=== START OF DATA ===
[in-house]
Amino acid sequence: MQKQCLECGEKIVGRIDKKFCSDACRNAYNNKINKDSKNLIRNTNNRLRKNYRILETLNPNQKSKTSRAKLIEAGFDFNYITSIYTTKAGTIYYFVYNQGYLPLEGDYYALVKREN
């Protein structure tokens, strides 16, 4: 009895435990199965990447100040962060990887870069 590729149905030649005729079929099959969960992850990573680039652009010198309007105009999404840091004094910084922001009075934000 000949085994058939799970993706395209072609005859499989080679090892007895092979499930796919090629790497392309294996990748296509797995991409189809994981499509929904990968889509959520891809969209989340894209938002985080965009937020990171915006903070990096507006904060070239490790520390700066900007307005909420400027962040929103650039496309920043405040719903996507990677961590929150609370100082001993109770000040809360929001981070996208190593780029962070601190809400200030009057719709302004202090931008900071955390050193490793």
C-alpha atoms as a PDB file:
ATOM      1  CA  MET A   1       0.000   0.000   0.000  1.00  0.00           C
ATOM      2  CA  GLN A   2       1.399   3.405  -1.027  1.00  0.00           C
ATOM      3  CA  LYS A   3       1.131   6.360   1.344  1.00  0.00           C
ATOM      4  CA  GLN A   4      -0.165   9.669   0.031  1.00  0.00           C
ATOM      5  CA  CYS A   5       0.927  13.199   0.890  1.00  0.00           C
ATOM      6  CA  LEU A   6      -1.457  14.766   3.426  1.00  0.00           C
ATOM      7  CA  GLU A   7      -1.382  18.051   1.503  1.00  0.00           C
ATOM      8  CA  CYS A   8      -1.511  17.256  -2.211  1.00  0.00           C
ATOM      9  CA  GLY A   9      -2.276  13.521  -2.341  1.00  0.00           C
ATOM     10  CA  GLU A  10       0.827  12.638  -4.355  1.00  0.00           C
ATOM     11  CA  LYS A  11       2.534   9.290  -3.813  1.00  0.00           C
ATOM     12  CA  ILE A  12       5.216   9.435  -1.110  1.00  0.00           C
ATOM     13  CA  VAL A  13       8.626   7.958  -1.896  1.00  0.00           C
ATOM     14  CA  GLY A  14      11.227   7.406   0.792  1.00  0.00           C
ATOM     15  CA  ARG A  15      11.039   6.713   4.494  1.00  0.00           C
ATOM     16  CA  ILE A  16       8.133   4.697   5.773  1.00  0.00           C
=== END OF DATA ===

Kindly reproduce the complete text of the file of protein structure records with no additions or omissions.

[in-house]
Amino acid sequence: MQKQCLECGEKIVGRIDKKFCSDACRNAYNNKINKDSKNLIRNTNNRLRKNYRILETLNPNQKSKTSRAKLIEAGFDFNYITSIYTTKAGTIYYFVYNQGYLPLEGDYYALVKREN
């Protein structure tokens, strides 16, 4: 009895435990199965990447100040962060990887870069 590729149905030649005729079929099959969960992850990573680039652009010198309007105009999404840091004094910084922001009075934000 000949085994058939799970993706395209072609005859499989080679090892007895092979499930796919090629790497392309294996990748296509797995991409189809994981499509929904990968889509959520891809969209989340894209938002985080965009937020990171915006903070990096507006904060070239490790520390700066900007307005909420400027962040929103650039496309920043405040719903996507990677961590929150609370100082001993109770000040809360929001981070996208190593780029962070601190809400200030009057719709302004202090931008900071955390050193490793």
C-alpha atoms as a PDB file:
ATOM      1  CA  MET A   1       0.000   0.000   0.000  1.00  0.00           C
ATOM      2  CA  GLN A   2       1.399   3.405  -1.027  1.00  0.00           C
ATOM      3  CA  LYS A   3       1.131   6.360   1.344  1.00  0.00           C
ATOM      4  CA  GLN A   4      -0.165   9.669   0.031  1.00  0.00           C
ATOM      5  CA  CYS A   5       0.927  13.199   0.890  1.00  0.00           C
ATOM      6  CA  LEU A   6      -1.457  14.766   3.426  1.00  0.00           C
ATOM      7  CA  GLU A   7      -1.382  18.051   1.503  1.00  0.00           C
ATOM      8  CA  CYS A   8      -1.511  17.256  -2.211  1.00  0.00           C
ATOM      9  CA  GLY A   9      -2.276  13.521  -2.341  1.00  0.00           C
ATOM     10  CA  GLU A  10       0.827  12.638  -4.355  1.00  0.00           C
ATOM     11  CA  LYS A  11       2.534   9.290  -3.813  1.00  0.00           C
ATOM     12  CA  ILE A  12       5.216   9.435  -1.110  1.00  0.00           C
ATOM     13  CA  VAL A  13       8.626   7.958  -1.896  1.00  0.00           C
ATOM     14  CA  GLY A  14      11.227   7.406   0.792  1.00  0.00           C
ATOM     15  CA  ARG A  15      11.039   6.713   4.494  1.00  0.00           C
ATOM     16  CA  ILE A  16       8.133   4.697   5.773  1.00  0.00           C